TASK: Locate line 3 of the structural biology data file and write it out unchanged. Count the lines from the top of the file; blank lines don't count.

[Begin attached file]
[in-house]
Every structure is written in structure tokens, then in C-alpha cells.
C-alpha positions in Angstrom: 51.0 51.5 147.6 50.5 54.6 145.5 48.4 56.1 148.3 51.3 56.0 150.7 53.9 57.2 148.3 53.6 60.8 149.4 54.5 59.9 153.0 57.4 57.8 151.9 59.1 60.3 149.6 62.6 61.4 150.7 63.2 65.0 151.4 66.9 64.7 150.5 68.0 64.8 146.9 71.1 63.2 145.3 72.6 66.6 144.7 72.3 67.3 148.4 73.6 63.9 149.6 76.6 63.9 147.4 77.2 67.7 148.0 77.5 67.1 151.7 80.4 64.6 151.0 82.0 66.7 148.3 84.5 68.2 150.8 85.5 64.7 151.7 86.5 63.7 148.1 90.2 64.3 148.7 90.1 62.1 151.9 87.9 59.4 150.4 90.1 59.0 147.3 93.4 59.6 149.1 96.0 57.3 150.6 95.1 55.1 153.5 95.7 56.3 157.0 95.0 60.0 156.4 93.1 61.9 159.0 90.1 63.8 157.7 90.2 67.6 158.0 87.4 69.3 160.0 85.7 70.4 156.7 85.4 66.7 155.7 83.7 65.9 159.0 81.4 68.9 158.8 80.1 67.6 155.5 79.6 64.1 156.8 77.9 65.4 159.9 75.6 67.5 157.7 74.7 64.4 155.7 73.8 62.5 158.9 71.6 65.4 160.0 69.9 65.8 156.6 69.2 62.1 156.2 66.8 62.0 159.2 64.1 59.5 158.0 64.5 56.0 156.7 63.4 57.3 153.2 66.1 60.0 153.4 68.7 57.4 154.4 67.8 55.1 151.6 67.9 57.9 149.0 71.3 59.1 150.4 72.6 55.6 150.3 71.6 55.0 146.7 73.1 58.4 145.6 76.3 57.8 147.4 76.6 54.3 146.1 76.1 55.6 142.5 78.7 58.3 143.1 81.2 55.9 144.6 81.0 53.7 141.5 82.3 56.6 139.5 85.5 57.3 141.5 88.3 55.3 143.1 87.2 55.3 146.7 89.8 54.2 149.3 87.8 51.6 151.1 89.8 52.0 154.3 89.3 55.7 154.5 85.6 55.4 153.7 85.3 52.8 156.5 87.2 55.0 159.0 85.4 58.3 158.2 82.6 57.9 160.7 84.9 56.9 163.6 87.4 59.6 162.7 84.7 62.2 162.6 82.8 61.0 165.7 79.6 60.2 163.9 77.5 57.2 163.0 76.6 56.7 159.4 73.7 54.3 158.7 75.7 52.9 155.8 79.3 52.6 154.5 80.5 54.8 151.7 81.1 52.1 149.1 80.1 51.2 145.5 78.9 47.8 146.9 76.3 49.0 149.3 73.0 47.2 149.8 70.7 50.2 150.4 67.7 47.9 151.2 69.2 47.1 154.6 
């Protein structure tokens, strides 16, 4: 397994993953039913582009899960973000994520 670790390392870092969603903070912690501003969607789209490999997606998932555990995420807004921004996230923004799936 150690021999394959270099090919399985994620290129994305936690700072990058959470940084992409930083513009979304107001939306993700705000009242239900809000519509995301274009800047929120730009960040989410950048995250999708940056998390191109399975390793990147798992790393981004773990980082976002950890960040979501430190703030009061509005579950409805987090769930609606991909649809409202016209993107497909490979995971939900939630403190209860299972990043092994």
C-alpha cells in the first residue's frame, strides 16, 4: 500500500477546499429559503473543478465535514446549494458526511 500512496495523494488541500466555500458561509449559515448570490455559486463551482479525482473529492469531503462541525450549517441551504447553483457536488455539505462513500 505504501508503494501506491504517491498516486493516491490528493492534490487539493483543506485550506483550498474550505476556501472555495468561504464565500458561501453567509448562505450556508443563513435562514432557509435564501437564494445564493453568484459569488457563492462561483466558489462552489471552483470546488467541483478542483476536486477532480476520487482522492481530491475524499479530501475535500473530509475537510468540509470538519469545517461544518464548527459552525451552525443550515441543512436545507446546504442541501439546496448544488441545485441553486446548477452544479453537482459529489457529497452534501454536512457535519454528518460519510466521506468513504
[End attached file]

C-alpha positions in Angstrom: 51.0 51.5 147.6 50.5 54.6 145.5 48.4 56.1 148.3 51.3 56.0 150.7 53.9 57.2 148.3 53.6 60.8 149.4 54.5 59.9 153.0 57.4 57.8 151.9 59.1 60.3 149.6 62.6 61.4 150.7 63.2 65.0 151.4 66.9 64.7 150.5 68.0 64.8 146.9 71.1 63.2 145.3 72.6 66.6 144.7 72.3 67.3 148.4 73.6 63.9 149.6 76.6 63.9 147.4 77.2 67.7 148.0 77.5 67.1 151.7 80.4 64.6 151.0 82.0 66.7 148.3 84.5 68.2 150.8 85.5 64.7 151.7 86.5 63.7 148.1 90.2 64.3 148.7 90.1 62.1 151.9 87.9 59.4 150.4 90.1 59.0 147.3 93.4 59.6 149.1 96.0 57.3 150.6 95.1 55.1 153.5 95.7 56.3 157.0 95.0 60.0 156.4 93.1 61.9 159.0 90.1 63.8 157.7 90.2 67.6 158.0 87.4 69.3 160.0 85.7 70.4 156.7 85.4 66.7 155.7 83.7 65.9 159.0 81.4 68.9 158.8 80.1 67.6 155.5 79.6 64.1 156.8 77.9 65.4 159.9 75.6 67.5 157.7 74.7 64.4 155.7 73.8 62.5 158.9 71.6 65.4 160.0 69.9 65.8 156.6 69.2 62.1 156.2 66.8 62.0 159.2 64.1 59.5 158.0 64.5 56.0 156.7 63.4 57.3 153.2 66.1 60.0 153.4 68.7 57.4 154.4 67.8 55.1 151.6 67.9 57.9 149.0 71.3 59.1 150.4 72.6 55.6 150.3 71.6 55.0 146.7 73.1 58.4 145.6 76.3 57.8 147.4 76.6 54.3 146.1 76.1 55.6 142.5 78.7 58.3 143.1 81.2 55.9 144.6 81.0 53.7 141.5 82.3 56.6 139.5 85.5 57.3 141.5 88.3 55.3 143.1 87.2 55.3 146.7 89.8 54.2 149.3 87.8 51.6 151.1 89.8 52.0 154.3 89.3 55.7 154.5 85.6 55.4 153.7 85.3 52.8 156.5 87.2 55.0 159.0 85.4 58.3 158.2 82.6 57.9 160.7 84.9 56.9 163.6 87.4 59.6 162.7 84.7 62.2 162.6 82.8 61.0 165.7 79.6 60.2 163.9 77.5 57.2 163.0 76.6 56.7 159.4 73.7 54.3 158.7 75.7 52.9 155.8 79.3 52.6 154.5 80.5 54.8 151.7 81.1 52.1 149.1 80.1 51.2 145.5 78.9 47.8 146.9 76.3 49.0 149.3 73.0 47.2 149.8 70.7 50.2 150.4 67.7 47.9 151.2 69.2 47.1 154.6 